WEDNESDAY, June 22 (HealthDay News) -- Children born to mothers
who smoked during pregnancy have lower levels of "good" HDL
cholesterol, which may increase their risk of heart attack and
stroke later in life, a new study suggests.
Australian researchers looked at 405 healthy 8-year-old children
and found that those whose mothers smoked during pregnancy had HDL
levels of about 1.3 millimoles per liter (mmol/L), compared to a
normal level of 1.5 mmol/L in children whose mothers didn't
It's not known how smoking during pregnancy lowers HDL levels in
The study was published June 21 online in the
European Heart Journal.
"Our results suggest that maternal smoking 'imprints' an unhealthy set of characteristics on children while they are developing in the womb, which may well predispose them to later heart attack and stroke. This imprinting seems to last for at least eight years and probably a lot longer," study leader David Celermajer, a professor of cardiology at the University of Sydney, said in a journal news release.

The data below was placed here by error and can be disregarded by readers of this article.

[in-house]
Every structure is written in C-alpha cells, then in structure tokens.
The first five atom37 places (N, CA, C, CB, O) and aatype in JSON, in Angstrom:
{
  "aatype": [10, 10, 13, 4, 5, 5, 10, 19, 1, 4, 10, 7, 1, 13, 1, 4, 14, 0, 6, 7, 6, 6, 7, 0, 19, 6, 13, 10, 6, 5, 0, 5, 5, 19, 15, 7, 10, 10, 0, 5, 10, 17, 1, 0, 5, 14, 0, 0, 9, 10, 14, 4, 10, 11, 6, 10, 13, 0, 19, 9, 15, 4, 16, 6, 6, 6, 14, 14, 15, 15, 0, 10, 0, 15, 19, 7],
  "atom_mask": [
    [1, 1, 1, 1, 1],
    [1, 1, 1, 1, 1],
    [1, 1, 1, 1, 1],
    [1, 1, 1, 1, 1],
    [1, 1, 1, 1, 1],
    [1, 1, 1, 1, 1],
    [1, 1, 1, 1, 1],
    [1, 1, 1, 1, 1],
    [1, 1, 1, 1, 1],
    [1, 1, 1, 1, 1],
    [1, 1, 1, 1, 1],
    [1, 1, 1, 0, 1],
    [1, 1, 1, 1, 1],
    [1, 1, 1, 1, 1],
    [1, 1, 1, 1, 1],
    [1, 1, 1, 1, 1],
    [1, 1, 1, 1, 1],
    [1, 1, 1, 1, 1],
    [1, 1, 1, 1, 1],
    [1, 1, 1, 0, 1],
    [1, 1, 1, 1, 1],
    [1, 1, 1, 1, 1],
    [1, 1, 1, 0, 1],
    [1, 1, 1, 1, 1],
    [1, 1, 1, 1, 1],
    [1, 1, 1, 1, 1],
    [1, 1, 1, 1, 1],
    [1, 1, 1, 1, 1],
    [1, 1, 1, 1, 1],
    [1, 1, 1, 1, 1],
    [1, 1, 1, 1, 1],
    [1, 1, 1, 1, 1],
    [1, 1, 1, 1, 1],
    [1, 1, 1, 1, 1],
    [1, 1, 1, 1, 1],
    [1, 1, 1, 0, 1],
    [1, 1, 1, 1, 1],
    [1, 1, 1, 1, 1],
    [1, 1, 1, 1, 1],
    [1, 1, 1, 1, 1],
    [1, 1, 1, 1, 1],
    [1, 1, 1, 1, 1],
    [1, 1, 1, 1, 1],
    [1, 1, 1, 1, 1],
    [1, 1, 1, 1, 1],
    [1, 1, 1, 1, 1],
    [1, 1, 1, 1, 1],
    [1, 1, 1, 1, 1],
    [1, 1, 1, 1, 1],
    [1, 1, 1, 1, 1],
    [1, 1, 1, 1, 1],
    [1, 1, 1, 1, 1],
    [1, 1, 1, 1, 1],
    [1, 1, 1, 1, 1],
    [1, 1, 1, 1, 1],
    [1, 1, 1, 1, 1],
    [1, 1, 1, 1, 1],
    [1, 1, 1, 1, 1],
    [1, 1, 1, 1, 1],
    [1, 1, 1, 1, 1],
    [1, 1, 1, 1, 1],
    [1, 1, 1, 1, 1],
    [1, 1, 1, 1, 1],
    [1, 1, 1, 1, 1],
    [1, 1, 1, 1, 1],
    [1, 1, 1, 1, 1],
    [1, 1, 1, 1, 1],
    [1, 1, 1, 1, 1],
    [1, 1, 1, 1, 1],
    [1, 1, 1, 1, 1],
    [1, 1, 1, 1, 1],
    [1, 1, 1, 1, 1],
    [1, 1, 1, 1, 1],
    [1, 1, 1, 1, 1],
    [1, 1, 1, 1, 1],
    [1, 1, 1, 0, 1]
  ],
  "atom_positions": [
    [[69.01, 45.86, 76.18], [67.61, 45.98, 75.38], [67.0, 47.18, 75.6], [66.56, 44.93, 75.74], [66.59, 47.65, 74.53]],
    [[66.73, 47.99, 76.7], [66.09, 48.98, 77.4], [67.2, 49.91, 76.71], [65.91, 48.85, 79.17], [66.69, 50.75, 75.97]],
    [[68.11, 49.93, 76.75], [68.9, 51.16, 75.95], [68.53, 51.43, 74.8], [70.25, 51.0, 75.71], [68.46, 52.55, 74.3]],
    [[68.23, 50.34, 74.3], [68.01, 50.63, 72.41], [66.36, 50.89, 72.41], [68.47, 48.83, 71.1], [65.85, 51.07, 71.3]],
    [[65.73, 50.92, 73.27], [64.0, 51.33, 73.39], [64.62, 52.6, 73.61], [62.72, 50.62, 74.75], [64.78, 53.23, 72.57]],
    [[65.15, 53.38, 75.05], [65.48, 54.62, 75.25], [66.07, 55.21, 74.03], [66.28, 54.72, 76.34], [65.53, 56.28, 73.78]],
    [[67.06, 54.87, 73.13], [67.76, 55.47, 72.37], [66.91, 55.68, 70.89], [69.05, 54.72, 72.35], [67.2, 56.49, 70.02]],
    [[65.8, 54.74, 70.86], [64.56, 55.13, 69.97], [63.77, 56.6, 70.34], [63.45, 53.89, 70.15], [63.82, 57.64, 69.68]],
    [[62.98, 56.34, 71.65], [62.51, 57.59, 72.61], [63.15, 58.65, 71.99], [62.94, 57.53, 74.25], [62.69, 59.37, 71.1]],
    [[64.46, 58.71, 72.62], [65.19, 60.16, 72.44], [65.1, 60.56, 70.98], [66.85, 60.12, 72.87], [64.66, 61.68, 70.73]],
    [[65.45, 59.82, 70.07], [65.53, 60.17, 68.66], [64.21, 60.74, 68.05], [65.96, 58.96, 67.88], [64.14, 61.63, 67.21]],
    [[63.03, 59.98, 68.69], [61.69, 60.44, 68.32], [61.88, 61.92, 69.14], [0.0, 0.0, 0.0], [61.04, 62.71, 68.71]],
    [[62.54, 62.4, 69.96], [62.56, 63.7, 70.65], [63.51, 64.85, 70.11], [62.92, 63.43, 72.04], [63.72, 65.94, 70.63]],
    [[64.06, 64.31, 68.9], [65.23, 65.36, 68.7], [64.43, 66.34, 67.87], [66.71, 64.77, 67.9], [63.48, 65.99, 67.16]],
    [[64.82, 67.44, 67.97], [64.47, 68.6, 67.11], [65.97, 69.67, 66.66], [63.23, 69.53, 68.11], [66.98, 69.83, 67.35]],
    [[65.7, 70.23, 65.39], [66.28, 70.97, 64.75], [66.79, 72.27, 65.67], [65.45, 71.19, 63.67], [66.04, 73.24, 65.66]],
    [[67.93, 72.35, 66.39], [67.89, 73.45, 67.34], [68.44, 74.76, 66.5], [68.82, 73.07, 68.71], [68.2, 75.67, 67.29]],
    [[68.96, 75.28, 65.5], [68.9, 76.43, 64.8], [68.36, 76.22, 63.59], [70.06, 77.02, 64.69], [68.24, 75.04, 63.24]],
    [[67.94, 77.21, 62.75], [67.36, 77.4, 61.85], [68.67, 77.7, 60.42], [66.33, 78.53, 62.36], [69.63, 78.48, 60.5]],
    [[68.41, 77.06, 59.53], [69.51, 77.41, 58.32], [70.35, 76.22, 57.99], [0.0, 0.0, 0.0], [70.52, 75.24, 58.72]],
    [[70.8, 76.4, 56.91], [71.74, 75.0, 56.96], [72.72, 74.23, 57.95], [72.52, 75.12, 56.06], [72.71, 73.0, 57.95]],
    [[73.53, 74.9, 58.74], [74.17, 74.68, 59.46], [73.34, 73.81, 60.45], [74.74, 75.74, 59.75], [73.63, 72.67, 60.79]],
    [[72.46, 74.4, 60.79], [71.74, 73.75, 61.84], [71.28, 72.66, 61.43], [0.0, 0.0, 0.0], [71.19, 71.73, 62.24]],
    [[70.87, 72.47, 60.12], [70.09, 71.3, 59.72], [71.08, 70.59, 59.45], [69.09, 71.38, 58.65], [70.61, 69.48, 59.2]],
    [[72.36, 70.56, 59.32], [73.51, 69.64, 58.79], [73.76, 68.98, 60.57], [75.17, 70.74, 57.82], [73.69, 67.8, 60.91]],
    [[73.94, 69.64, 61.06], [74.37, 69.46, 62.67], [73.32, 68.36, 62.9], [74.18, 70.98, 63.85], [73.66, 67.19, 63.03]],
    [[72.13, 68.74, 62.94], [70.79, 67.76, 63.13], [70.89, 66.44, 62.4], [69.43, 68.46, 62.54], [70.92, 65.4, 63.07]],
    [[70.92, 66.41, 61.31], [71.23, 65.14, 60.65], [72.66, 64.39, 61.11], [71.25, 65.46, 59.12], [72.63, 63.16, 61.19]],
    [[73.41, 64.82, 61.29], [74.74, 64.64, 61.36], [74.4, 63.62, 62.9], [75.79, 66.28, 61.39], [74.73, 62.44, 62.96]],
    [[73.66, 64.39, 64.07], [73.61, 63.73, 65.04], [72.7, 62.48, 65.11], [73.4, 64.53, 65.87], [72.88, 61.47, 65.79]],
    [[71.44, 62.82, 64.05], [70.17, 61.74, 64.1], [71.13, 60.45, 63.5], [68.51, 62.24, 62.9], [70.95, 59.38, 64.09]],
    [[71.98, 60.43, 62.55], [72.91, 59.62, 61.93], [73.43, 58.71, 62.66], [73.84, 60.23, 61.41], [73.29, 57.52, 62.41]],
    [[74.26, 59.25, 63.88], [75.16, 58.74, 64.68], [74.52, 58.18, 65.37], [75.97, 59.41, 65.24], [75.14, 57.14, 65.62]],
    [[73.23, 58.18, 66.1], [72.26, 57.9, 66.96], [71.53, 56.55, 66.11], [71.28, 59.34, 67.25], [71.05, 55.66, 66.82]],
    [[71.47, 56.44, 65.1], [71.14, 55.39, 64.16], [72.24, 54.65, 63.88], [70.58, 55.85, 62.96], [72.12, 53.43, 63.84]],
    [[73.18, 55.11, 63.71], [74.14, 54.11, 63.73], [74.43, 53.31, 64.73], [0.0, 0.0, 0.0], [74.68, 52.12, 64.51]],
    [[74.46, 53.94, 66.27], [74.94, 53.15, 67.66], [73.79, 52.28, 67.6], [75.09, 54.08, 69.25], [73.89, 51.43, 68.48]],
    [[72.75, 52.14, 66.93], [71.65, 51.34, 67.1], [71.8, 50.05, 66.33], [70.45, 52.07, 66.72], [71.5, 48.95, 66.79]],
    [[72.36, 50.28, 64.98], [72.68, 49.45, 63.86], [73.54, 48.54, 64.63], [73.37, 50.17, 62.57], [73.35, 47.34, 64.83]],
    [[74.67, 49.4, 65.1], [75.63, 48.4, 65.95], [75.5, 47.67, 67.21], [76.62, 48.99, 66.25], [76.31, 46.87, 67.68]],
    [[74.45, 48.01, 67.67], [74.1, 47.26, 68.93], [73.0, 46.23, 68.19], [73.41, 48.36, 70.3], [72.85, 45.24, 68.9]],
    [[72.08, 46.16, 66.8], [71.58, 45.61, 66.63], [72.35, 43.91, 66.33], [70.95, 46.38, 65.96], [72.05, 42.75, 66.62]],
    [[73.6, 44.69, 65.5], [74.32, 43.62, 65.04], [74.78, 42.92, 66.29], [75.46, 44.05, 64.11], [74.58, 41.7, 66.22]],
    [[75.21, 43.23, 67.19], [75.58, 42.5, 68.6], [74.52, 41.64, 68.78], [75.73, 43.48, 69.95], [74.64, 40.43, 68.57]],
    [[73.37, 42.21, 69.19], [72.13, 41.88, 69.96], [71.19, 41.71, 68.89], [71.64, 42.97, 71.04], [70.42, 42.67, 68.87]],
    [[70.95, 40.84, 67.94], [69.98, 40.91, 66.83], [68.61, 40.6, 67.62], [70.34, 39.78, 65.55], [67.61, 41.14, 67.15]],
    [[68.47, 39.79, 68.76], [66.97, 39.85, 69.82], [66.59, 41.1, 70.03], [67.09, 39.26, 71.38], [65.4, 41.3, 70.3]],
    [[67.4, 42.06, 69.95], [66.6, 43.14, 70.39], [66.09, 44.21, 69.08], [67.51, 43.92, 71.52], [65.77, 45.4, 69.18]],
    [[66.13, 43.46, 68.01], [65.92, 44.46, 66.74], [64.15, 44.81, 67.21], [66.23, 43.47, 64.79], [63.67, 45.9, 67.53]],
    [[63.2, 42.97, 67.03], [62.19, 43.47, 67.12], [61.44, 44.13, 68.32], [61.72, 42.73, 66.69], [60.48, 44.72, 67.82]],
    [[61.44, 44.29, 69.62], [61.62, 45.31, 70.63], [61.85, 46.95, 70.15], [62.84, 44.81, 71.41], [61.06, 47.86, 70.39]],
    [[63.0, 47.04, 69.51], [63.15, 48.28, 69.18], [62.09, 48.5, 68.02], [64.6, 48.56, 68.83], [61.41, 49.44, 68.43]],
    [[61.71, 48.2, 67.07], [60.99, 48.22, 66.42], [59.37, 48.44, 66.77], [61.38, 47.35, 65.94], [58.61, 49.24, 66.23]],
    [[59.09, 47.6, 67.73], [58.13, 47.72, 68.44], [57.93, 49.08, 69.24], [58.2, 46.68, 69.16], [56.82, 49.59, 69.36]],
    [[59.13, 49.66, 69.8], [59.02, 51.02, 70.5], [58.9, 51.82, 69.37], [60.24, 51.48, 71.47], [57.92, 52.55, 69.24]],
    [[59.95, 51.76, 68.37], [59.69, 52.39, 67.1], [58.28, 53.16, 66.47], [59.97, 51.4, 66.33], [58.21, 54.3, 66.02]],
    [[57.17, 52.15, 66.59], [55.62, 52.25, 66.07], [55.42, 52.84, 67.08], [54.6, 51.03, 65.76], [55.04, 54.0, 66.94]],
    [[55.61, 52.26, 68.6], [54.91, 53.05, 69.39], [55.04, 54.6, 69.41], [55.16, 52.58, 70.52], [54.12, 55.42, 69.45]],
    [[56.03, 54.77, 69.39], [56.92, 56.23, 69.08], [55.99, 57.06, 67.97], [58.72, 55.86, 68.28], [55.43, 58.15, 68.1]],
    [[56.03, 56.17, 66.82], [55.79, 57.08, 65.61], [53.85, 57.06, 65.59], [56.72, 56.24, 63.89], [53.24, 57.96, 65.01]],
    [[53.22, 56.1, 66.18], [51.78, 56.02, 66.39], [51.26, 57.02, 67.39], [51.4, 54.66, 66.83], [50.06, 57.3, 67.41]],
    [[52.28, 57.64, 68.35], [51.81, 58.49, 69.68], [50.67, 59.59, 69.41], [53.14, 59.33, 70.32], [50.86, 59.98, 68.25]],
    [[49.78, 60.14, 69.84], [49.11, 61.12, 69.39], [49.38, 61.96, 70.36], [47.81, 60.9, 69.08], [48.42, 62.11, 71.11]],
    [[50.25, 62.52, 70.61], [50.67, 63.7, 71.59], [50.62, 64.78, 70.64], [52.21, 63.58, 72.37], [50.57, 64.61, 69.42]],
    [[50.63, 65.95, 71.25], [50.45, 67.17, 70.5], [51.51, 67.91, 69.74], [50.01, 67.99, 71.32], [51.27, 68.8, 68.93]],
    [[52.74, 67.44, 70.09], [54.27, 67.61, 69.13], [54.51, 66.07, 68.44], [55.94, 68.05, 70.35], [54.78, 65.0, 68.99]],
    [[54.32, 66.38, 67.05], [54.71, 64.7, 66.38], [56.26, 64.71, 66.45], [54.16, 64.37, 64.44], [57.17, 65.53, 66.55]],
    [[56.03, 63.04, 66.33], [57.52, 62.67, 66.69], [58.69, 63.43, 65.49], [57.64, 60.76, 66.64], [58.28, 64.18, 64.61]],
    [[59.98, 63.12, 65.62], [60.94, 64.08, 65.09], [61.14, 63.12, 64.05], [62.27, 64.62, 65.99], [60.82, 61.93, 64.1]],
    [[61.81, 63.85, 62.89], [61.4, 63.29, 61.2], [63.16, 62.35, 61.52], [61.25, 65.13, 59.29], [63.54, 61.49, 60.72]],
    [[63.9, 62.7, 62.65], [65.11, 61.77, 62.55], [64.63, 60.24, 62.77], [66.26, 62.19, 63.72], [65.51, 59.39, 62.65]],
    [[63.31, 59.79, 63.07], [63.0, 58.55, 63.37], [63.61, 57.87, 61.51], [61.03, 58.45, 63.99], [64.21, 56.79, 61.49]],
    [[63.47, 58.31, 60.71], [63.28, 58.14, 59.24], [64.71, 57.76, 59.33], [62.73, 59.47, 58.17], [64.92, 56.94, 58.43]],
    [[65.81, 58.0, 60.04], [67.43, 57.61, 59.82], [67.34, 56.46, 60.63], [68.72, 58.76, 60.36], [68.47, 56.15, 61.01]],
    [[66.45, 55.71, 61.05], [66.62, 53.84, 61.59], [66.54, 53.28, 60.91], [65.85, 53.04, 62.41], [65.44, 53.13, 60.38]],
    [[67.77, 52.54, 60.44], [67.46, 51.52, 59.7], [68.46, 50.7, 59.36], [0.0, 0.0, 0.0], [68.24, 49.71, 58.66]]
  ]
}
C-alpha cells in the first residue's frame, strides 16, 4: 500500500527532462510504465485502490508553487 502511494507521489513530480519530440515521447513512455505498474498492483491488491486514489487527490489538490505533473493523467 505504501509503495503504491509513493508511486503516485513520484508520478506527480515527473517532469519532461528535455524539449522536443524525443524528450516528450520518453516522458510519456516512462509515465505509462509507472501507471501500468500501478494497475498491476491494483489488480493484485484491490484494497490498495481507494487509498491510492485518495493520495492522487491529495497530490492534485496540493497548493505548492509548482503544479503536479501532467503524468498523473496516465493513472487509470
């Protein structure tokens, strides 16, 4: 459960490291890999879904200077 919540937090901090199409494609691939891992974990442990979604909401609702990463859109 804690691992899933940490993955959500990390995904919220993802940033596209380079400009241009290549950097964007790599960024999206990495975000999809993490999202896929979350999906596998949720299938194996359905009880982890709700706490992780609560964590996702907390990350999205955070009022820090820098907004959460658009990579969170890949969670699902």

He and his colleagues noted that rates of smoking by pregnant
women are still high -- about 15 percent in most Western nations.
This means their findings could prove important in efforts to
prevent heart disease.
"Children born to mothers who have smoked during pregnancy will need to be watched particularly carefully for other coronary risk factors," such as smoking, high blood pressure and high levels of "bad" low-density lipoprotein (LDL) cholesterol, Celermajer said.
The U.S. Centers for Disease Control and Prevention has more
smoking and pregnancy.